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A roof in San Juan, Puerto Rico, still shows damage from Hurricane Maria two years ago. Photo: Ricardo Arduengo/AFP/Getty Images

FEMA data and records demonstrate "the degree to which the recovery from Hurricanes Maria and Irma on America’s Caribbean islands has been stalled ... leaving the islands’ critical infrastructure in squalor and limbo," the New York Times reports.

Why it matters: The stalled aid highlights the disconnect between how the federal government can view American citizens in its territories, like Puerto Rico and the U.S. Virgin Islands, that lack congressional representation and Electoral College votes versus those on the mainland.

By the numbers, via a Times examination of FEMA's records:

  • In the Caribbean, 190 long-term projects in Puerto Rico have received funding out of 9,000 requests — and only 218 projects in the U.S. Virgin Islands received funding despite 1,500 requests.
  • On the mainland, 3,700 permanent work projects were funded in Texas after 2017's Hurricane Harvey. In that same timespan, 3,700 similar projects were funded in Florida.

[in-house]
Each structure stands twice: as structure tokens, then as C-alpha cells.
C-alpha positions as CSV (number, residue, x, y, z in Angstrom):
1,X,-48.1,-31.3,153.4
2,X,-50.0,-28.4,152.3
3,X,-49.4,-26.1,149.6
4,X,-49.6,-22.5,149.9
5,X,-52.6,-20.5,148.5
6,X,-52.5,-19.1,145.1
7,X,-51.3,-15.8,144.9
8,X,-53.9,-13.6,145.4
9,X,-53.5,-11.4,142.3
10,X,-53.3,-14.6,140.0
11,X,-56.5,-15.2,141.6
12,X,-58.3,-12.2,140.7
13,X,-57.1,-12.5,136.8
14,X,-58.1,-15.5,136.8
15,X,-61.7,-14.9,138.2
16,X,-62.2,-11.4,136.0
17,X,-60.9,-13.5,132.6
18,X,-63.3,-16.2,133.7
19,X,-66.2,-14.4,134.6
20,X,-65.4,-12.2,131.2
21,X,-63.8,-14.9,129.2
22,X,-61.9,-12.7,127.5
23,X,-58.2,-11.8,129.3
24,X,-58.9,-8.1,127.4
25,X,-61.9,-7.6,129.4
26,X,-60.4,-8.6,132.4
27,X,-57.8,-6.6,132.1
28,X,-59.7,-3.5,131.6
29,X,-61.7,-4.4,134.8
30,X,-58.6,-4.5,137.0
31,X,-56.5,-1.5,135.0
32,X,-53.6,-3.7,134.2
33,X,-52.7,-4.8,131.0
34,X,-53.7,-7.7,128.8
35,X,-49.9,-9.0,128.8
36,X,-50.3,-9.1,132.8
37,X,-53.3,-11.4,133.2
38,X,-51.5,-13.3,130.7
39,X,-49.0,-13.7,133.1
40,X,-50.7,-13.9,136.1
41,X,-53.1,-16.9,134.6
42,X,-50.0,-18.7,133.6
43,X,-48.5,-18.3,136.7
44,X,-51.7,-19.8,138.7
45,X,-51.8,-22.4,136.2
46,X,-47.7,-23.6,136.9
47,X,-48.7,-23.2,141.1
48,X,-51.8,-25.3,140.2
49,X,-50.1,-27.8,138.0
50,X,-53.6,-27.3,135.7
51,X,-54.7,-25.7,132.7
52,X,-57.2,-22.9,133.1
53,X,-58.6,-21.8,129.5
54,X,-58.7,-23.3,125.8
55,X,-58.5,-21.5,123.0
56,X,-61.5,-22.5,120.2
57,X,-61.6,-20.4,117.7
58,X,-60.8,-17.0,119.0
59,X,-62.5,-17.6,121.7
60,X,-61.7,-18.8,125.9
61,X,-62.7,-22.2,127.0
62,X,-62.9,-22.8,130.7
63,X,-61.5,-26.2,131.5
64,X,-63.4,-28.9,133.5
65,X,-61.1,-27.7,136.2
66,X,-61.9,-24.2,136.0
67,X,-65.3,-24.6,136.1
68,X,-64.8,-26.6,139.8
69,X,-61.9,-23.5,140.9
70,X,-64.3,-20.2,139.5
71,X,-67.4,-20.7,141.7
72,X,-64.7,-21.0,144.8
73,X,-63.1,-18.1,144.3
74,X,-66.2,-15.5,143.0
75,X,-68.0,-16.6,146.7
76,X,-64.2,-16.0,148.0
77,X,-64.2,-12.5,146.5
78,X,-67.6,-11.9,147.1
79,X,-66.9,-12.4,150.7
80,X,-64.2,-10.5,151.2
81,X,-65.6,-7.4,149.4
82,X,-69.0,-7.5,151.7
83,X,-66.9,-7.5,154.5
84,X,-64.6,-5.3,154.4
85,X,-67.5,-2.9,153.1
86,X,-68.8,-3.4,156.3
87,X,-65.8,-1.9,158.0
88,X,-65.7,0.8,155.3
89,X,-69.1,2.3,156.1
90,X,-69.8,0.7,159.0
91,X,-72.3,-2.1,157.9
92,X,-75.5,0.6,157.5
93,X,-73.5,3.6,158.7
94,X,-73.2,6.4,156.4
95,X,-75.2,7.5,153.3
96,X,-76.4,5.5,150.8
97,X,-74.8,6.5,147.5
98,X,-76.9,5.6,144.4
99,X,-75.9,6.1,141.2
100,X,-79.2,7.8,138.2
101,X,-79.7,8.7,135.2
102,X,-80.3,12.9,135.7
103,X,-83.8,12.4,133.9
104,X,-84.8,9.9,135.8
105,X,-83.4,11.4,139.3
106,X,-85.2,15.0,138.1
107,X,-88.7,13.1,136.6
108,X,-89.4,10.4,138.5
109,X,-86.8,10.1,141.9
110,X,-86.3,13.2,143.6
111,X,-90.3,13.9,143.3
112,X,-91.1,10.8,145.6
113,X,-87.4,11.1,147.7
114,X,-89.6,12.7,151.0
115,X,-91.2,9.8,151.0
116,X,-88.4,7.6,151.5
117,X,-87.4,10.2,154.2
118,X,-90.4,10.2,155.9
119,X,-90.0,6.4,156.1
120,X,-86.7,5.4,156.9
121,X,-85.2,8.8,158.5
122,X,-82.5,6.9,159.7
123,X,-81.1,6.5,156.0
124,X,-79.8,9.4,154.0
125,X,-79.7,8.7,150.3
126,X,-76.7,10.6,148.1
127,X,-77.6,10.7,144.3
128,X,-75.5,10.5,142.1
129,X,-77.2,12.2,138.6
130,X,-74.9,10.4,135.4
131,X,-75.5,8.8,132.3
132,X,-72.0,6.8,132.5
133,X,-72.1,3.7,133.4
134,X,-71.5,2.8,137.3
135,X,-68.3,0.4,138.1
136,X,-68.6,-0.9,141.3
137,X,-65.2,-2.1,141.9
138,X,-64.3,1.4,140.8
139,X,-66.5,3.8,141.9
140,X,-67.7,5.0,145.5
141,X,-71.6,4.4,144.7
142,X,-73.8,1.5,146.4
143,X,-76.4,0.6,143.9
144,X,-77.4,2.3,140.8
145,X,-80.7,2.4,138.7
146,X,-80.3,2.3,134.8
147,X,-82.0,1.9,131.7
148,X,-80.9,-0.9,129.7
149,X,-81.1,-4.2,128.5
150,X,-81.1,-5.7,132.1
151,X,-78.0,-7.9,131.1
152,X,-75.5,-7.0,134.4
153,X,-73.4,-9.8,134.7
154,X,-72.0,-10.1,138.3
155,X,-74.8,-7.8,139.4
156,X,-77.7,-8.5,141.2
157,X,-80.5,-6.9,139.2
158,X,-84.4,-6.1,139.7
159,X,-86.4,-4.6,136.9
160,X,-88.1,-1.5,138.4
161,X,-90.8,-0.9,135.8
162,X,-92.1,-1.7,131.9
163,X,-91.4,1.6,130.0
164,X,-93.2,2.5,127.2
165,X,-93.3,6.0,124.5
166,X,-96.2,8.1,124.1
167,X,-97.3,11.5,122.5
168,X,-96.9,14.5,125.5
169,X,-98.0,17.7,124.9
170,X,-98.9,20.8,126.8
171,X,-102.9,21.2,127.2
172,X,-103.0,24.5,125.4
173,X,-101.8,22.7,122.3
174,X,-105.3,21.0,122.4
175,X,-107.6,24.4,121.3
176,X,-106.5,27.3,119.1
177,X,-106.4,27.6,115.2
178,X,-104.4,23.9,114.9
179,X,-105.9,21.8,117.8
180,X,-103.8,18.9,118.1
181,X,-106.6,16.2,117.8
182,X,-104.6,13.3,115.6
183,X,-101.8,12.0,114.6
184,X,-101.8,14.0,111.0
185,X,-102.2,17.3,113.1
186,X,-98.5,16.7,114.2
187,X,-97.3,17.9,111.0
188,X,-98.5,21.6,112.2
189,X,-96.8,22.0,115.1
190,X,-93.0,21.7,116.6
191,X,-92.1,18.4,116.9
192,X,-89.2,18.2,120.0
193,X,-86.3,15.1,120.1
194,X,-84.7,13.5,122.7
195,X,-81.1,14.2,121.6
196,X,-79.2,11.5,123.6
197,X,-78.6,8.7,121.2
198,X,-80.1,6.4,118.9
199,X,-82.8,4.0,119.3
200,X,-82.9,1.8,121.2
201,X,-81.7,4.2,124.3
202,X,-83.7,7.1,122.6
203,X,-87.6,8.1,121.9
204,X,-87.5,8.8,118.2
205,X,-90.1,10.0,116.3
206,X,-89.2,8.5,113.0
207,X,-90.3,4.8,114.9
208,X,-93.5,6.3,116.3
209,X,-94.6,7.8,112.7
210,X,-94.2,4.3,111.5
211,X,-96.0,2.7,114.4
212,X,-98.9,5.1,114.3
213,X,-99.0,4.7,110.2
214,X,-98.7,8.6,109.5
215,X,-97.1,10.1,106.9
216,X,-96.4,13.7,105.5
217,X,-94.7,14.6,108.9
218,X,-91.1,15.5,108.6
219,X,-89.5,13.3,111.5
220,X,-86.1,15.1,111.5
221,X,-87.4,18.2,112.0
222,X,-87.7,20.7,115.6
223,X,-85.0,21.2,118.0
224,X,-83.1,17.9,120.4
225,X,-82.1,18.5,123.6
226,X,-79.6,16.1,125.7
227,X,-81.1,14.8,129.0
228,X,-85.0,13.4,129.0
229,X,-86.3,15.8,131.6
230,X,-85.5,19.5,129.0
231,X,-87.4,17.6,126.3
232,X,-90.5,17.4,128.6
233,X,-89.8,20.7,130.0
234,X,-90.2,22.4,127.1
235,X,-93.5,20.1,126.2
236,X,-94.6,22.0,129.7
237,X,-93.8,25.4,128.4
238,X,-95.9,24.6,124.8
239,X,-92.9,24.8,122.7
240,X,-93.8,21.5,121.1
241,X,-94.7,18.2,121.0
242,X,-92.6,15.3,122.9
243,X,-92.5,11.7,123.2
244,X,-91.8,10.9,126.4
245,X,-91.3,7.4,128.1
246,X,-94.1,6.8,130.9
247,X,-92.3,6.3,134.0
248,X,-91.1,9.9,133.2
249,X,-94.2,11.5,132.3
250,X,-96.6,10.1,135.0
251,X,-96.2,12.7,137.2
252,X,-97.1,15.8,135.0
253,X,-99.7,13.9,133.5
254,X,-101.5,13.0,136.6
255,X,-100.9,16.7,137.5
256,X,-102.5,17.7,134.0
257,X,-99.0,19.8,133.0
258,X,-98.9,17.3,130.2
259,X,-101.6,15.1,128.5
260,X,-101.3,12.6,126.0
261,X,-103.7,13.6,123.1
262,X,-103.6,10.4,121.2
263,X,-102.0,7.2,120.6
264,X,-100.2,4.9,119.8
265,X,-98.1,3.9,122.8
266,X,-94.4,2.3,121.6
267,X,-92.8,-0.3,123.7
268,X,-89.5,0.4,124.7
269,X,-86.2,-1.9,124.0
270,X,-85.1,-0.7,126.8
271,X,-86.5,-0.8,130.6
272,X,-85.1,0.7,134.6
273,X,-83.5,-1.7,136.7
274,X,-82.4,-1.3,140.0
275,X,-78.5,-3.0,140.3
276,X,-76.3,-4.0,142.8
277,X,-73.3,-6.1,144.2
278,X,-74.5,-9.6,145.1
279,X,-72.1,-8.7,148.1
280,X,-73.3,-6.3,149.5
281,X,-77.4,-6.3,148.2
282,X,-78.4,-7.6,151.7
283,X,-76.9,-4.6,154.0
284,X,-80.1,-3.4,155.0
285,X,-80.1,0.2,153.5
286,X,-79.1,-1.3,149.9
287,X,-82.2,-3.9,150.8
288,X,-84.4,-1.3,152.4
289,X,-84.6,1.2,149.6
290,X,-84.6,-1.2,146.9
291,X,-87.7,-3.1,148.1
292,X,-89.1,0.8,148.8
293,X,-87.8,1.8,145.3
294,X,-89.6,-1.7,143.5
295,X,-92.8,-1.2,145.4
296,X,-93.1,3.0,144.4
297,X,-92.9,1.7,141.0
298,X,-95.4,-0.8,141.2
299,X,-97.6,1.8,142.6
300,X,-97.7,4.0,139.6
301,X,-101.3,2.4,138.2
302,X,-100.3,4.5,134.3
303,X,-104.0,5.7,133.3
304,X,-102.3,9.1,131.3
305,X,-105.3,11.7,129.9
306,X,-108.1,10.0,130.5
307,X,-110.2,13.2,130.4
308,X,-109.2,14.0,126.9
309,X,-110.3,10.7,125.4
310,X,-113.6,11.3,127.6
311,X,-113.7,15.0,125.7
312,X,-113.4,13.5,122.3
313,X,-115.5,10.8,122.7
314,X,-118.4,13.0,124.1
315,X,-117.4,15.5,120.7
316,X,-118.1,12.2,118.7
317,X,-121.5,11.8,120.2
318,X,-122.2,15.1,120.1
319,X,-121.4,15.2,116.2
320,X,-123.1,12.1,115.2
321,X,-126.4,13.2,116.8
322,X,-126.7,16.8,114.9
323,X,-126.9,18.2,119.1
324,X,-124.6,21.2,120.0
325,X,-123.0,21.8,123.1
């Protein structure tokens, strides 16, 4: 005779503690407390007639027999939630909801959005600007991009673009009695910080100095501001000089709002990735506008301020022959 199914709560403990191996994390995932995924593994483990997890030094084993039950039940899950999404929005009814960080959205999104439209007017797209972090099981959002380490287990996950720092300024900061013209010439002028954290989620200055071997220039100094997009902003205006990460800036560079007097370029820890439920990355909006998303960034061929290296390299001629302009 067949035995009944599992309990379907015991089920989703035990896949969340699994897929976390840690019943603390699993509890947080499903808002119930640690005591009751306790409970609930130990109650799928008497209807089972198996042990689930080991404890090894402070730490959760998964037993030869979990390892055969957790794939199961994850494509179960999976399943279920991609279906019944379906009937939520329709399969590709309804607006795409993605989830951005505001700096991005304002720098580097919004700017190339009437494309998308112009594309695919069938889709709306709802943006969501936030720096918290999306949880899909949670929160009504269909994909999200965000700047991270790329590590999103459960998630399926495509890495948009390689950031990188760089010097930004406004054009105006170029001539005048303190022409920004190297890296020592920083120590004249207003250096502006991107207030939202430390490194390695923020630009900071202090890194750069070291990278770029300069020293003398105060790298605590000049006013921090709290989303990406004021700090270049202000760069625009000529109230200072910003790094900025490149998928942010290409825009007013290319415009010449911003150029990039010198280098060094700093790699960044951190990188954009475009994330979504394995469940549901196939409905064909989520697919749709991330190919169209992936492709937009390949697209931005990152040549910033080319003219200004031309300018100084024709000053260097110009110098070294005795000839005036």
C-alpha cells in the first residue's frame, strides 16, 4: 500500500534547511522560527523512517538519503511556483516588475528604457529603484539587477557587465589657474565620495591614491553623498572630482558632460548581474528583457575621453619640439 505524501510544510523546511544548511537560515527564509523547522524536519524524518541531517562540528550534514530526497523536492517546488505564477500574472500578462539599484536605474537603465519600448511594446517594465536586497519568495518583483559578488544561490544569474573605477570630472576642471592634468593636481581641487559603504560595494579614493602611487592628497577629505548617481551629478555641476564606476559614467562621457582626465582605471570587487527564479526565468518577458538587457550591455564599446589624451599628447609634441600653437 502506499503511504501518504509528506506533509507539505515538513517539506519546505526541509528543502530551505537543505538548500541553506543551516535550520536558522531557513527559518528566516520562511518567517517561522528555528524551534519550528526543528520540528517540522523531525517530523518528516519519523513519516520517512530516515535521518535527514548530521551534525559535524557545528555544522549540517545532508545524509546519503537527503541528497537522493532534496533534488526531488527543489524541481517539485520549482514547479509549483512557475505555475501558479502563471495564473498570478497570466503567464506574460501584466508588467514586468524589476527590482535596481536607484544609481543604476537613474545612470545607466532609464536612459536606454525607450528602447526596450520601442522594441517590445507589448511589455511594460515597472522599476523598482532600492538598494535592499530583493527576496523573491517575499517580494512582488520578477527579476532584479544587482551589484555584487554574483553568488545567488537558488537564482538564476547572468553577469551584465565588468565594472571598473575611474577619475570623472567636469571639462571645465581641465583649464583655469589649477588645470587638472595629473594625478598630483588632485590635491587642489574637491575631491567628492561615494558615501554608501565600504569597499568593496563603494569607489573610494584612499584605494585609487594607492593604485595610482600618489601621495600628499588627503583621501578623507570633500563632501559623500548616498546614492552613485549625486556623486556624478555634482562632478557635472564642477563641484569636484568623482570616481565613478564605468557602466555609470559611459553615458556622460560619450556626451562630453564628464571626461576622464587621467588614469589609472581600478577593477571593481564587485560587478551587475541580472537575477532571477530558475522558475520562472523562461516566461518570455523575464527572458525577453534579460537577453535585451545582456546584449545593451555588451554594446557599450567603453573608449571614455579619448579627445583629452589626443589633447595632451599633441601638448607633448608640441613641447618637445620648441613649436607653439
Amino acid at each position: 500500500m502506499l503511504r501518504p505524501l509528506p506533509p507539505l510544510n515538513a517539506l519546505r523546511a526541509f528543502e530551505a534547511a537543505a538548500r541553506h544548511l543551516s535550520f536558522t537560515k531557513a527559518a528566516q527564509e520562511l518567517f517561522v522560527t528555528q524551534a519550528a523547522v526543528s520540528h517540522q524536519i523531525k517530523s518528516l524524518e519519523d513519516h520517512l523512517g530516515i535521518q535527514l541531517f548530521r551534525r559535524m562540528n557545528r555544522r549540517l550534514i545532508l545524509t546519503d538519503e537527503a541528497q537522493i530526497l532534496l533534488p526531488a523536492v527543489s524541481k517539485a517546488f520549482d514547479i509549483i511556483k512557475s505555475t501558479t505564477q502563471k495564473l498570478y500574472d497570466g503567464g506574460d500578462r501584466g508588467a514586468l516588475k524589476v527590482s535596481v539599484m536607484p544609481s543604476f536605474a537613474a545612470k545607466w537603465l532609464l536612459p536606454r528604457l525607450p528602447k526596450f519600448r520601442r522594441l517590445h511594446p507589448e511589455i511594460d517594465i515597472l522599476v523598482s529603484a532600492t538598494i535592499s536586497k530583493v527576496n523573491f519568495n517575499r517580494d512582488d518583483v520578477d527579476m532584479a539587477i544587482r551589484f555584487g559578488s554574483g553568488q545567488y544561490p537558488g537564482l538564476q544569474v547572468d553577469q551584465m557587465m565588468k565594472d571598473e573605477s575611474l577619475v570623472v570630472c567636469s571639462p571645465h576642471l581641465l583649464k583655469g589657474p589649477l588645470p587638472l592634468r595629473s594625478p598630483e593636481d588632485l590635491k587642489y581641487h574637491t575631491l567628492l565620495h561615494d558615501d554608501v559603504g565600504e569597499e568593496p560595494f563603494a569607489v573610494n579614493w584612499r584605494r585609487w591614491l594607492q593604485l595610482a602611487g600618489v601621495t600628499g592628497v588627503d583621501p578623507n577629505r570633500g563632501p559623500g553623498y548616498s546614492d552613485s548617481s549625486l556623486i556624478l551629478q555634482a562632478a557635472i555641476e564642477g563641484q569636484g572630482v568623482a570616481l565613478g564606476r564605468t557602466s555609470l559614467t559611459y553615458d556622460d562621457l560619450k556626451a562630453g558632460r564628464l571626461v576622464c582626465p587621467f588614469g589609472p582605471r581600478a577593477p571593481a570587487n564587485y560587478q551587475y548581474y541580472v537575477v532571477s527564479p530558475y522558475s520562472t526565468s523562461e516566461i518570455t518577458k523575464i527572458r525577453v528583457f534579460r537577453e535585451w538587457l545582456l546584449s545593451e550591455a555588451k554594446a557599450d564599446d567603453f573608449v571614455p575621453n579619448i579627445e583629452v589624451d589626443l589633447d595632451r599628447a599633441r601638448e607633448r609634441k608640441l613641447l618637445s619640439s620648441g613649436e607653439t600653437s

The big picture: FEMA officials told the Times that the cause of the stalled funding is rooted in how the federal government funds natural disaster relief efforts.

  • Local governments and charities often start repairs and are then reimbursed by FEMA.
  • The slower economies in Puerto Rico and the Virgin Islands' economies have rendered them entirely dependent on FEMA aid.

Go deeper:

Go deeper

Dan Primack, author of Pro Rata
41 mins ago - Economy & Business

Scoop: Red Sox strike out on deal to go public

Illustration: Sarah Grillo/Axios

The parent company of the Boston Red Sox and Liverpool F.C. has ended talks to sell a minority ownership stake to RedBall Acquisition, a SPAC formed by longtime baseball executive Billy Beane and investor Gerry Cardinale, Axios has learned from multiple sources. An alternative investment, structured more like private equity, remains possible.

Why it matters: Red Sox fans won't be able to buy stock in the team any time soon.

Trump political team disavows "Patriot Party" groups

Marine One carries President Trump away from the White House on Inauguration Day. Photo: Patrick Smith/Getty Images

Donald Trump's still-active presidential campaign committee officially disavowed political groups affiliated with the nascent "Patriot Party" on Monday.

Why it matters: Trump briefly floated the possibility of creating a new political party to compete with the GOP — with him at the helm. But others have formed their own "Patriot Party" entities during the past week, and Trump's team wants to make clear it has nothing to do with them.